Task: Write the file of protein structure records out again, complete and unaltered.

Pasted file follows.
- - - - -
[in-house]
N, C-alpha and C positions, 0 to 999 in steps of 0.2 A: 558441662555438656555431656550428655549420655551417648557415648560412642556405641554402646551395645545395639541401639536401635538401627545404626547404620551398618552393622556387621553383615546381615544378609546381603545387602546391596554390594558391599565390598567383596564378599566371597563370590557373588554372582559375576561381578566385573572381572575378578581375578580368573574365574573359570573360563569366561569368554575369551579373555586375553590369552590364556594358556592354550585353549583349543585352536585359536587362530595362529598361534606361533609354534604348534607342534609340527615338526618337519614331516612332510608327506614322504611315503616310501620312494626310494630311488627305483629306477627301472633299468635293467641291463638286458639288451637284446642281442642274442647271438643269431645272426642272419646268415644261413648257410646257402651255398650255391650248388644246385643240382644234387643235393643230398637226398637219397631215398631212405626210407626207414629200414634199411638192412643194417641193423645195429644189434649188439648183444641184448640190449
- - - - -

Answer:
[in-house]
N, C-alpha and C positions, 0 to 999 in steps of 0.2 A: 558441662555438656555431656550428655549420655551417648557415648560412642556405641554402646551395645545395639541401639536401635538401627545404626547404620551398618552393622556387621553383615546381615544378609546381603545387602546391596554390594558391599565390598567383596564378599566371597563370590557373588554372582559375576561381578566385573572381572575378578581375578580368573574365574573359570573360563569366561569368554575369551579373555586375553590369552590364556594358556592354550585353549583349543585352536585359536587362530595362529598361534606361533609354534604348534607342534609340527615338526618337519614331516612332510608327506614322504611315503616310501620312494626310494630311488627305483629306477627301472633299468635293467641291463638286458639288451637284446642281442642274442647271438643269431645272426642272419646268415644261413648257410646257402651255398650255391650248388644246385643240382644234387643235393643230398637226398637219397631215398631212405626210407626207414629200414634199411638192412643194417641193423645195429644189434649188439648183444641184448640190449